Someone else also mentioned for older girl boxes gardening gloves and older boy boxes work gloves. I thought this was a fabulous idea.!
5. Something to Love
I put a stuffed toy in almost every box. Sometimes the 10-14 boxes don’t get a stuffed toy if I can find equally great things to include (like a flashlight, shoes or a football in a 10-14 box or extra clothes, art supplies or small purse for the 10-14 girl) but a box for a 2-4 year old or a 5-9 year old is never without a soft toy. Bug is a big help in picking these out. Dollar Tree has tons of stuffed animals and soft dolls to pick from at just $1 each.
The children receiving these boxes have likely been through horrible things in their life. A simple soft toy to hold can mean so much and bring so much comfort. Bug picked out the bear above for “his box” this year – the one he was responsible for packing himself. He held it all the way home from the store and before he put it in the box he gave it a big hug and said “It’s going to take a while for you to get to your new boy. But he will hug you when you get there.” This mama almost lost it. That is one special bear going to one special boy somewhere.
These are some other items to consider putting in your box after you have added the 5 things above:
1. A Letter
Bug wrote letters for a few of our boxes this year. He said, “Mama, I don’t think I can write 11 letters.” I told him to write as many as he thought he could. He ended up with 3 going to three 5-9 year old boys. You can include your address in the letter and they may write back. I got a letter back from one when I was a kid. And a couple years ago I included letters and received a reply from the pastor of the church in Uganda where my boxes went. I thought that was very nice.
You can also include a picture of yourself, your child or your whole family.
2. A “Wow” Item
That is Samaritan’s Purse’s term for the item placed at the top of the box that the child first sees. Above I mention a stuffed toy. But I always try to fit in one more WOW item. For younger boys this is usually a ball or a small truck. For younger girls, a doll or a jump rope. I also try to fit a small boxed puzzle in each one. I stay away from “characters” that they likely have no idea who they are and stick to puzzles with animals or something like that. Yo-yos are good to include. Stay away from card games with difficult rules that they can’t read. Samaritan’s Purse says a deck of playing cards is ok to include so I stick to standard playing cards from which many games can be played instead of something like Old Maid or Crazy 8’s where they have to know the rules to play. Older boys would like a flashlight with extra batteries. Older girls would also enjoy a jump rope.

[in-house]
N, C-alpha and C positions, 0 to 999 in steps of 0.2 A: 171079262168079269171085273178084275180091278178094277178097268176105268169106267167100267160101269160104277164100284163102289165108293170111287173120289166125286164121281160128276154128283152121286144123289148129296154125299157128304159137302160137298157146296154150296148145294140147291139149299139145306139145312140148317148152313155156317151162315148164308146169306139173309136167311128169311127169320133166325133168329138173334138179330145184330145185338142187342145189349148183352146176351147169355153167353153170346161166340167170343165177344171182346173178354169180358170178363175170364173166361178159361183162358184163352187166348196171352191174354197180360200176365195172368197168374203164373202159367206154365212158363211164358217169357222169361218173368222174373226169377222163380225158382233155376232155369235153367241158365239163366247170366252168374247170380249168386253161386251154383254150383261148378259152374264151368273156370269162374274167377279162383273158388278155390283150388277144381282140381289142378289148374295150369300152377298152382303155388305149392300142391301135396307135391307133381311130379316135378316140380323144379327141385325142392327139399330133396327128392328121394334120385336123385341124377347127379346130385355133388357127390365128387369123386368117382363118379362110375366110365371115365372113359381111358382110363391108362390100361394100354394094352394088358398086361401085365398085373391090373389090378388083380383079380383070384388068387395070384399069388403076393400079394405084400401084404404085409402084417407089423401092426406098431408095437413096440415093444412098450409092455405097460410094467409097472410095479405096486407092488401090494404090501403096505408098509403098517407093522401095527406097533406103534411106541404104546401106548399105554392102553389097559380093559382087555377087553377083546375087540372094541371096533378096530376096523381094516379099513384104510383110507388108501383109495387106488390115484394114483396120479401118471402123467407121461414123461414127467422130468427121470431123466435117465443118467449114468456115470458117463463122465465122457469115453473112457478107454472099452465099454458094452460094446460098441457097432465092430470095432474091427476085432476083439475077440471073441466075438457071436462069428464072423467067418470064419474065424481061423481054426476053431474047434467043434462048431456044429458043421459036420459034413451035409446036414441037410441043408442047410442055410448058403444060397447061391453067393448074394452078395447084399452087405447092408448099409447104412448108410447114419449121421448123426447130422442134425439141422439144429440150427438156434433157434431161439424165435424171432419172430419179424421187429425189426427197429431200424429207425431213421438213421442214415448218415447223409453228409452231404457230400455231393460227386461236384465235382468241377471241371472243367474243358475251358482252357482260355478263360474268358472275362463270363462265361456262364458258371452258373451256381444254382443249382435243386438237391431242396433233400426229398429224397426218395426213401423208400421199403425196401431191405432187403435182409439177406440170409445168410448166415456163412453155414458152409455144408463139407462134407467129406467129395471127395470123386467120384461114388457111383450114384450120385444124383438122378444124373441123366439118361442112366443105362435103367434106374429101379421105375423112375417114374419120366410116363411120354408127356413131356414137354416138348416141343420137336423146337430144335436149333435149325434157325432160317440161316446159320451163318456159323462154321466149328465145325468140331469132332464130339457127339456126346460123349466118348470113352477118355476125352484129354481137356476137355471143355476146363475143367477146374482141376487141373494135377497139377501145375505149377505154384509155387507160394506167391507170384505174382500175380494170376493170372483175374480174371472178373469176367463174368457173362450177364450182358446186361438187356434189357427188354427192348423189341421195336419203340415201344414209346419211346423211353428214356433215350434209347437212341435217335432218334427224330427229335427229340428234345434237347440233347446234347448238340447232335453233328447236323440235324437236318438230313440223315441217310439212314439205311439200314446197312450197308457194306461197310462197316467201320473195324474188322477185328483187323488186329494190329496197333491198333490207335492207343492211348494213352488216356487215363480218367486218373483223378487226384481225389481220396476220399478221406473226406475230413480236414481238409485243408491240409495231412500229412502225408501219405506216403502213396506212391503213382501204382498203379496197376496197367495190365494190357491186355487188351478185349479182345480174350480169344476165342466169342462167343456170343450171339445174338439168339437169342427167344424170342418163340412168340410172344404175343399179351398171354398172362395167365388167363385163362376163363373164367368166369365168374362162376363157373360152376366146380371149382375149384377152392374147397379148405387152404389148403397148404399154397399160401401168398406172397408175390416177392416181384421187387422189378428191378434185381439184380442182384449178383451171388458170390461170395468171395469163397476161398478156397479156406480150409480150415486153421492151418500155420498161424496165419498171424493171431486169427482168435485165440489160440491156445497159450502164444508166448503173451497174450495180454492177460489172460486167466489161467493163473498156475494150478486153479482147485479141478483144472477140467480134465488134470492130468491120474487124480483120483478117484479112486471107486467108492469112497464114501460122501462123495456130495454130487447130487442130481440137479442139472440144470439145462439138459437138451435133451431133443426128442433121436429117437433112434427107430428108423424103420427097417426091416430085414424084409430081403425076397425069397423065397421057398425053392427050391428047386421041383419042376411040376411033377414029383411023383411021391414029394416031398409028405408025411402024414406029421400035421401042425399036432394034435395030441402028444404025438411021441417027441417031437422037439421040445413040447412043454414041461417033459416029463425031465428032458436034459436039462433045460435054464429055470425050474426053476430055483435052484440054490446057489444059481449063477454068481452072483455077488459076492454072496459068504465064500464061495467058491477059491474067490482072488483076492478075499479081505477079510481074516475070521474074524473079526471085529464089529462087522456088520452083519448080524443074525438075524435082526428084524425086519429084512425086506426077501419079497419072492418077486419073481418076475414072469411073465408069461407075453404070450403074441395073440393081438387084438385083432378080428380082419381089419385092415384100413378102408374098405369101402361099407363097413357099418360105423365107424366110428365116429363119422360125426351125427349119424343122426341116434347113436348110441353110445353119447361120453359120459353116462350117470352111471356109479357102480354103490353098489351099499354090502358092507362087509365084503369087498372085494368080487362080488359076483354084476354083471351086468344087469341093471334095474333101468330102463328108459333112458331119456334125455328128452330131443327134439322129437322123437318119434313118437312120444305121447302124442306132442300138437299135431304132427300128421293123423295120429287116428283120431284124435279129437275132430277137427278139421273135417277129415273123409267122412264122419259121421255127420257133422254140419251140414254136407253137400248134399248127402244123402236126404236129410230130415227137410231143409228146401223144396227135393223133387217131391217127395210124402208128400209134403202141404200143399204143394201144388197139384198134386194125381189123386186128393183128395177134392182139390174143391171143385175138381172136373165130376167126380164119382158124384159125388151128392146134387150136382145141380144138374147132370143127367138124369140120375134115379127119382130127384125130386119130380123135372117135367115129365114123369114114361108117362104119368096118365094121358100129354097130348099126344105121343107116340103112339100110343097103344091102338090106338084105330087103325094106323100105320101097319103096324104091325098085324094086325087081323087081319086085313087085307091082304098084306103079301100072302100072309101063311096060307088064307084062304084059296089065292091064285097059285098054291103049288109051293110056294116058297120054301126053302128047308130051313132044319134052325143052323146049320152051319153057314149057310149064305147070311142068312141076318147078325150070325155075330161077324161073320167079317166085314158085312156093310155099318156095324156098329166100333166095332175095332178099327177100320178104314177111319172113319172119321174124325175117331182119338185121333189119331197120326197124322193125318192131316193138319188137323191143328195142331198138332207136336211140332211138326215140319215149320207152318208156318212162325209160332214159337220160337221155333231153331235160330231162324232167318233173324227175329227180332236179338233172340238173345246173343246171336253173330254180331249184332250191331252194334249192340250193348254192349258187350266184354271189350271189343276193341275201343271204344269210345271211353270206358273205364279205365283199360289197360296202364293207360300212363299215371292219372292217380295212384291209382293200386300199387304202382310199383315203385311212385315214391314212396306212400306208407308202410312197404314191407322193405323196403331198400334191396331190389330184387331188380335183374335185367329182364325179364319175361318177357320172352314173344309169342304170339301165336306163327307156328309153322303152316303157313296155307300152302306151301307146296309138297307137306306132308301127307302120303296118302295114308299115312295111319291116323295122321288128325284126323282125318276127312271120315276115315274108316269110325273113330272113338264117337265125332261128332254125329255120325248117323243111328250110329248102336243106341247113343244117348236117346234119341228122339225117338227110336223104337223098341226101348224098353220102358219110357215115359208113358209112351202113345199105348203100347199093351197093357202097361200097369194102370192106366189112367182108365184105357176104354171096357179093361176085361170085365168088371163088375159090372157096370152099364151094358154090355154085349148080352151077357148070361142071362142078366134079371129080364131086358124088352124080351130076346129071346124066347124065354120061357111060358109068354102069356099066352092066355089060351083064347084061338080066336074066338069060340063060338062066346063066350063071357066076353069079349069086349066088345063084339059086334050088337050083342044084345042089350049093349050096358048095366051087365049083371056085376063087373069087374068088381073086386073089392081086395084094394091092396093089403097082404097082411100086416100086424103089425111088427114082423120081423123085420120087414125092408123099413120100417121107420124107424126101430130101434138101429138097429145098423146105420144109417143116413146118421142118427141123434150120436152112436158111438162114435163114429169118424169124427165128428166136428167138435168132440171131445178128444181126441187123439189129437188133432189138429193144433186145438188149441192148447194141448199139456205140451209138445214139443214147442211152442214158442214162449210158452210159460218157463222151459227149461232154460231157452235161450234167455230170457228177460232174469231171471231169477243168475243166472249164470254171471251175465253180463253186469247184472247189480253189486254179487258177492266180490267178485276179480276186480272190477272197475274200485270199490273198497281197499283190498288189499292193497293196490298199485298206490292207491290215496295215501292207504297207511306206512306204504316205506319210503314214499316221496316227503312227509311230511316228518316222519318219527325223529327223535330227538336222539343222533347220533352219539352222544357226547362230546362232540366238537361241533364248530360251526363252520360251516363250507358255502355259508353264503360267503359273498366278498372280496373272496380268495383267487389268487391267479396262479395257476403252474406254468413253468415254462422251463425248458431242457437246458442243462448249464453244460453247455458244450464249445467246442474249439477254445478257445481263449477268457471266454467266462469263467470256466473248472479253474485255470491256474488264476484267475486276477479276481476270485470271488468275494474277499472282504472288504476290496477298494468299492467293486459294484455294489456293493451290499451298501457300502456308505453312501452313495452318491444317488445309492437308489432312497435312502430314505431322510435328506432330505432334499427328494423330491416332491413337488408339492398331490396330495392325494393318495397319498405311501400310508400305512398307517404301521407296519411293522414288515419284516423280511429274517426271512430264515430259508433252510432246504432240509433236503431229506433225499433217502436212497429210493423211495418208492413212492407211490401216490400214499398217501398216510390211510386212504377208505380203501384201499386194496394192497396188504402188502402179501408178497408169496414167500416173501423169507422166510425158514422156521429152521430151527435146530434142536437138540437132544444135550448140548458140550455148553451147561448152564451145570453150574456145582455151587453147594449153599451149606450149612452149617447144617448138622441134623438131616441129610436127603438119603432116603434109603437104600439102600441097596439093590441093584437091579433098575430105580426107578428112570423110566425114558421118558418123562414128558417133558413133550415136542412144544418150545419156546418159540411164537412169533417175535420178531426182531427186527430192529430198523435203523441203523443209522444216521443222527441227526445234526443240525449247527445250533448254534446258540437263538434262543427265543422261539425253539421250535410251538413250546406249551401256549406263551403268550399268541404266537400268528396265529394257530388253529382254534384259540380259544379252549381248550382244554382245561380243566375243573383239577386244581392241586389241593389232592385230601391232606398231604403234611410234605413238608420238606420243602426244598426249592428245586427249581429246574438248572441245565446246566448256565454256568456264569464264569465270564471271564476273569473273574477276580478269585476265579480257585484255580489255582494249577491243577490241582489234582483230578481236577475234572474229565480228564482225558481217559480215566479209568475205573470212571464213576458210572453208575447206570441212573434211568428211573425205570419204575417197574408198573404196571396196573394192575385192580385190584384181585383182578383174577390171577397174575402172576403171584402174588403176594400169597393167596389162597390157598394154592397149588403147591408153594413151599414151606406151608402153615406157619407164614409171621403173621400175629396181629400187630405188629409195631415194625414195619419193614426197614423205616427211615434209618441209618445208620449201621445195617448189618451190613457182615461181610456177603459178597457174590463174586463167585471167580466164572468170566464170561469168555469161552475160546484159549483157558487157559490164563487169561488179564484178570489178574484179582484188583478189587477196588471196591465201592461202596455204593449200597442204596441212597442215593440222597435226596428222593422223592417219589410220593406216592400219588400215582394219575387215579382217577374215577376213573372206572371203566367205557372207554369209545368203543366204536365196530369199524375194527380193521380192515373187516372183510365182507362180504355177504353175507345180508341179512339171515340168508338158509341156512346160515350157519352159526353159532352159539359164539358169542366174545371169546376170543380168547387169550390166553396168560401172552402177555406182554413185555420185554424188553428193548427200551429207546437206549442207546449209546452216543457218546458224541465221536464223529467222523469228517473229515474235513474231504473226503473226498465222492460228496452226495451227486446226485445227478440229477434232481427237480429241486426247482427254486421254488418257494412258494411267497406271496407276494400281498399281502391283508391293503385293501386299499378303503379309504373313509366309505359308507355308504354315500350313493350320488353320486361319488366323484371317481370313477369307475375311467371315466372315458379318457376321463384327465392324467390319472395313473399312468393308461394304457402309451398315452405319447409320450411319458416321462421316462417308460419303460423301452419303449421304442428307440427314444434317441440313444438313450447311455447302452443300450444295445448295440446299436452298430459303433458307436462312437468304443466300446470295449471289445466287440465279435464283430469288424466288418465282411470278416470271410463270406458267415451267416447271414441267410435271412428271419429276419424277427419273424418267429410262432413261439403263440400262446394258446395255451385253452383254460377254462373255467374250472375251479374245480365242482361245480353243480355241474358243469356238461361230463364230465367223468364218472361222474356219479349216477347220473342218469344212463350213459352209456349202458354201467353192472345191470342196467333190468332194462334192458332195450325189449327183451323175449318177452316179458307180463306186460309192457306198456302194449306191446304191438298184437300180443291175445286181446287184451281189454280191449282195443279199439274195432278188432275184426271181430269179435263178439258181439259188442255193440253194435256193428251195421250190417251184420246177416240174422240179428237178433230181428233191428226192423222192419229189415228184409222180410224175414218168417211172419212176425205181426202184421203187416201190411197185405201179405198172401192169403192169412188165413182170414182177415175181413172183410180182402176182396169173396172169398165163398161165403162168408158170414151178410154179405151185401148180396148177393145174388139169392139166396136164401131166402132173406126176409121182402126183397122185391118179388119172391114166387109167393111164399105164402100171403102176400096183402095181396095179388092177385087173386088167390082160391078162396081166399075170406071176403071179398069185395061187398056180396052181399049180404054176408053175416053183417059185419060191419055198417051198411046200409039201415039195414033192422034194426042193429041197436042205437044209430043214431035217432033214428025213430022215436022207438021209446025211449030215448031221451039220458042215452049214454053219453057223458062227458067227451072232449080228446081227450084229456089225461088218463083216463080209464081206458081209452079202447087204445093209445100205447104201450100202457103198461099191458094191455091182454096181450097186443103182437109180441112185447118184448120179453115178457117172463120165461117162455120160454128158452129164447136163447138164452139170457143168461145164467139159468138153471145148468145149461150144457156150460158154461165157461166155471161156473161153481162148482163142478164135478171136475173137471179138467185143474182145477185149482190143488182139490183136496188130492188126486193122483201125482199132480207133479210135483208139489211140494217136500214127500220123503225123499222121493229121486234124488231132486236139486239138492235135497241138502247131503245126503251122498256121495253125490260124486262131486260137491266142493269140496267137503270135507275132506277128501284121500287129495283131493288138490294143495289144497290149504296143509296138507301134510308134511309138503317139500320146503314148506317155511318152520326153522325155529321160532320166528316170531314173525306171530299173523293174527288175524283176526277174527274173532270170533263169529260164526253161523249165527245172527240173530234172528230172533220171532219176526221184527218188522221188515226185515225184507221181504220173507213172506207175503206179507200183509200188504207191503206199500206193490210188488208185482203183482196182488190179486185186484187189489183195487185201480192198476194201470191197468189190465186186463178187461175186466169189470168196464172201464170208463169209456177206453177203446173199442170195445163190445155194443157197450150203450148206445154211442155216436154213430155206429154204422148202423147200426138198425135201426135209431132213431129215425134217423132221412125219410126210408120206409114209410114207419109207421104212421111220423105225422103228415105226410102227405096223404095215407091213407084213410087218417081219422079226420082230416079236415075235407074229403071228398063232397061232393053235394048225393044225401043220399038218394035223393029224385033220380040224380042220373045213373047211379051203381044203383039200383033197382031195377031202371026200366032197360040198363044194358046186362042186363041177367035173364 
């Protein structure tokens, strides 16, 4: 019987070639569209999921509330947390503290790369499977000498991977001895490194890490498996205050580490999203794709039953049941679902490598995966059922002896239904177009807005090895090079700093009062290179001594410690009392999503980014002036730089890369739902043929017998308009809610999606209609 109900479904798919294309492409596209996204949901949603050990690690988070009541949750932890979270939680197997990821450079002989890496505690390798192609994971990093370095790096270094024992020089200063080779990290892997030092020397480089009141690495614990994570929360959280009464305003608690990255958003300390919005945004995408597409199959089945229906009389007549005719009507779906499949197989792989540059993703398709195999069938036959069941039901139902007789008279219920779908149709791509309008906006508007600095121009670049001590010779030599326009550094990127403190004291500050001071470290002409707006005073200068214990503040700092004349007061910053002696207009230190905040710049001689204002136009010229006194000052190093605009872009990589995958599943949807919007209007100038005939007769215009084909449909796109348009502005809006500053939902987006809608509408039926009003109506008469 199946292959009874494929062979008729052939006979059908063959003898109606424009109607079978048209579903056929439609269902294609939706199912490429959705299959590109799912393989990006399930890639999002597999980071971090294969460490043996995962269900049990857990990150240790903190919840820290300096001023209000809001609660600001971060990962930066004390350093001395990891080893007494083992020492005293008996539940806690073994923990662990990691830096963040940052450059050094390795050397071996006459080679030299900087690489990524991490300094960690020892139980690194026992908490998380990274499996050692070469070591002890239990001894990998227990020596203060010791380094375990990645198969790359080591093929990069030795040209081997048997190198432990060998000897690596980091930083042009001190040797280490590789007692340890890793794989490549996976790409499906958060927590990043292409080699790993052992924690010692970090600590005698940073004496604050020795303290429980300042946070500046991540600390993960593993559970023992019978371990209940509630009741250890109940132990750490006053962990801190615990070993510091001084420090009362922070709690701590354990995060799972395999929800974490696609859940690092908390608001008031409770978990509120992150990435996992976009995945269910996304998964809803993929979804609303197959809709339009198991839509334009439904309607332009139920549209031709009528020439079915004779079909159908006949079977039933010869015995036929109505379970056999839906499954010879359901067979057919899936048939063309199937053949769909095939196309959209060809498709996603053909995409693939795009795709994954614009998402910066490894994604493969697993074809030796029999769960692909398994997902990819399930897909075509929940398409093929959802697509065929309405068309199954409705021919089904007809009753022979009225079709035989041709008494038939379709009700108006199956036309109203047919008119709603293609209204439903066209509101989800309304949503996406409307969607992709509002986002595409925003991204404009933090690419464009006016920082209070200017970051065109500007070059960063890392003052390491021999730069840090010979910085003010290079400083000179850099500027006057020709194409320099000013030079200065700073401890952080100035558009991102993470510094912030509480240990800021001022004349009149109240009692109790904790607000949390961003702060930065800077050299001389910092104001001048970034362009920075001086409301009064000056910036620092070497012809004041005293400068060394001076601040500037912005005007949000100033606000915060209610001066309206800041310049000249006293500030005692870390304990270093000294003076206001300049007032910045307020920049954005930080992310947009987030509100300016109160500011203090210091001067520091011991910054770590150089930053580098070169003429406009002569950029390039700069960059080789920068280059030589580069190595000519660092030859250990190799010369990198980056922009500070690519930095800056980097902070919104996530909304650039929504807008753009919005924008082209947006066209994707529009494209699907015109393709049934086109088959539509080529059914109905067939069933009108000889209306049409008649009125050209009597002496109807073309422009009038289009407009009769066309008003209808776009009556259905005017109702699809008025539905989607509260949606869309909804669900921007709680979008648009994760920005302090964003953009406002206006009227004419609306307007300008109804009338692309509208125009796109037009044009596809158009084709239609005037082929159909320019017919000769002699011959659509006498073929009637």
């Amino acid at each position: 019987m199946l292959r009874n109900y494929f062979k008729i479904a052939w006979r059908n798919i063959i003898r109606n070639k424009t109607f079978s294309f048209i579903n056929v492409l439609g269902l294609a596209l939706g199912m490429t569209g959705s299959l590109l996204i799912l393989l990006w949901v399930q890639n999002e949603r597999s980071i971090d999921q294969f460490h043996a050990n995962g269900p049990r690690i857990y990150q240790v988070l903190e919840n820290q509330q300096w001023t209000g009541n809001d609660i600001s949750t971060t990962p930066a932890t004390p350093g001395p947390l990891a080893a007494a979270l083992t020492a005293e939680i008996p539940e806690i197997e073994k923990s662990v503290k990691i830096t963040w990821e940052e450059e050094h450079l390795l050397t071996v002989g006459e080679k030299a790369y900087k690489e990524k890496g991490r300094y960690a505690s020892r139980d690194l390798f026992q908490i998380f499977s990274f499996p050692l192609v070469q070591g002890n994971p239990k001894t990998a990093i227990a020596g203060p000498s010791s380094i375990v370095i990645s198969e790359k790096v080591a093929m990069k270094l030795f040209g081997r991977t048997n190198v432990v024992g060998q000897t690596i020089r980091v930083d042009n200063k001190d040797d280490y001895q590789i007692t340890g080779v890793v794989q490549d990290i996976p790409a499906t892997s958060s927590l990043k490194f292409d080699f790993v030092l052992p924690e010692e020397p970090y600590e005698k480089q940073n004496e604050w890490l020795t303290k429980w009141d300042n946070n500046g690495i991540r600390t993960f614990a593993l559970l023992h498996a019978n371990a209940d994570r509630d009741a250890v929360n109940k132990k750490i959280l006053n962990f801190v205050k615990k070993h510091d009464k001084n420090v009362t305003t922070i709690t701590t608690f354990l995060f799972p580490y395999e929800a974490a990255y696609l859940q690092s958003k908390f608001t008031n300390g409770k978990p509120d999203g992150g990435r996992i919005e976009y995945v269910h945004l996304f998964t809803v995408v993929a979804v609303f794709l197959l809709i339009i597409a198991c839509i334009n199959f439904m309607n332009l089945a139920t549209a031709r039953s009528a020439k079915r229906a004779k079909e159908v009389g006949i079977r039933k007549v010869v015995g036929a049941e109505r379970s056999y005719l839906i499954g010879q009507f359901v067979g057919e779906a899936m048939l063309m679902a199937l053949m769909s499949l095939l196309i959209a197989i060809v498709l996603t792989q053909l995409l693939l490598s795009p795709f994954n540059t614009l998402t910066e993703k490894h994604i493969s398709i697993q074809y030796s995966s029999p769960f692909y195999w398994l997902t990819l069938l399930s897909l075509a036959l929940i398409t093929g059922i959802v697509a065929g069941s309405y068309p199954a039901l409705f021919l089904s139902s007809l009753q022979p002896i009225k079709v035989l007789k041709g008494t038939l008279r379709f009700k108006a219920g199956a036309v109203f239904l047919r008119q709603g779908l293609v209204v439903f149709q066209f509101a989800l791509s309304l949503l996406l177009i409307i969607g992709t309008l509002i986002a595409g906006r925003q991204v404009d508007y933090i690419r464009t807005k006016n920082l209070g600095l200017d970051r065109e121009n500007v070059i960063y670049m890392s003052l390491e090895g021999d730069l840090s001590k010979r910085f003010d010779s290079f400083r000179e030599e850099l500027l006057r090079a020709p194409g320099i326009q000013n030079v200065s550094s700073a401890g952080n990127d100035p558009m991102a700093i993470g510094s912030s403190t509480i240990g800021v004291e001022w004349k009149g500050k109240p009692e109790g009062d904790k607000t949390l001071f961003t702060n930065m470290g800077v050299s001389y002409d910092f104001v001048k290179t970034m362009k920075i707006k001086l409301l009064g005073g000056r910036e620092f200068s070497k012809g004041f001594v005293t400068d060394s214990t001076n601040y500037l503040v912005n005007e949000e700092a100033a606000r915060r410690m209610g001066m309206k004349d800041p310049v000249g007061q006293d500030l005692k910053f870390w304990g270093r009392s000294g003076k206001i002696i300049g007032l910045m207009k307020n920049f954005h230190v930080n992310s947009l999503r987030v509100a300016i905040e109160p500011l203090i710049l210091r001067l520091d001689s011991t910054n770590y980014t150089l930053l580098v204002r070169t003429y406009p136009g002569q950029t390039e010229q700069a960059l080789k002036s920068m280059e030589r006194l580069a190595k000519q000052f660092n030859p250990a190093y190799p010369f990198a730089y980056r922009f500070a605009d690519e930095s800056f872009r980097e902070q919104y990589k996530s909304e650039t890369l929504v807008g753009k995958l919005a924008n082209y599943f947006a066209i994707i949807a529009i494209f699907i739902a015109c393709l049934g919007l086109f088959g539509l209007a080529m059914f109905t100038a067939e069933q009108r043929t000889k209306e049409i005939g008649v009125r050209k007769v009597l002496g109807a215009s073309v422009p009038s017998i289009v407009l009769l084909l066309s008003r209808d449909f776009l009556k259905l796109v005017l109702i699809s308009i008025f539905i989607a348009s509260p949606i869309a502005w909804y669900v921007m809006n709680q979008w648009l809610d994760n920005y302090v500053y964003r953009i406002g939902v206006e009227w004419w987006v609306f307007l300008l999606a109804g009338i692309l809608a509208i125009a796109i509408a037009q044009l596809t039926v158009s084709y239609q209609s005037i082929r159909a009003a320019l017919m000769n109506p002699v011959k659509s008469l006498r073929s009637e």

3. Cups, Bowls and Spoons
I think I have added sippy cups to 2-4 boxes before but this is the first year I’ve done bowls and spoons too. Dollar Tree had the larger bowls in the picture above in 2 packs for $1. I just included one per box. The plastic baby spoons were 10 in pack for $1 at Dollar Tree. I put 2 per box – that means 5 boxes got spoons and it only cost me $1.
The sippy cup also came from Dollar Tree and went in a 2-4 box. The little turtle on the left is a snack bowl with a lid. They came two to a pack with a spoon for $1 at the Dollar Tree also. I put one bowl and the spoon in a box and put the second bowl in another with spoons from the other pack of spoons.
I hope the children who receive these will enjoy having their own items to eat and drink out of!
If you’re interested in learning more on packing a shoebox, check out the details on the Samaritan’s Purse website here.
National Collection Week 2015 for shoebox gifts is November 16 to 23. We all know these simple gifts provide much more than fleeting moments of joy. With each gift, Operation Christmas Child shares the good news that Jesus loves every child.
If you need to find a drop-off location for your boxes, you can find those here!
And I would totally recommend checking out the “Follow your Box” option so you can see where your boxes end up! Here are the places my boxes have gone:
- Uganda (2011)
- Madagascar (2012)
- Dominican Republic (2012)
- Gabon (2013)
- Botswana (2013)
- Chad (2014)
Be sure to follow my Operation Christmas Child Pinterest Board for year-round inspiration!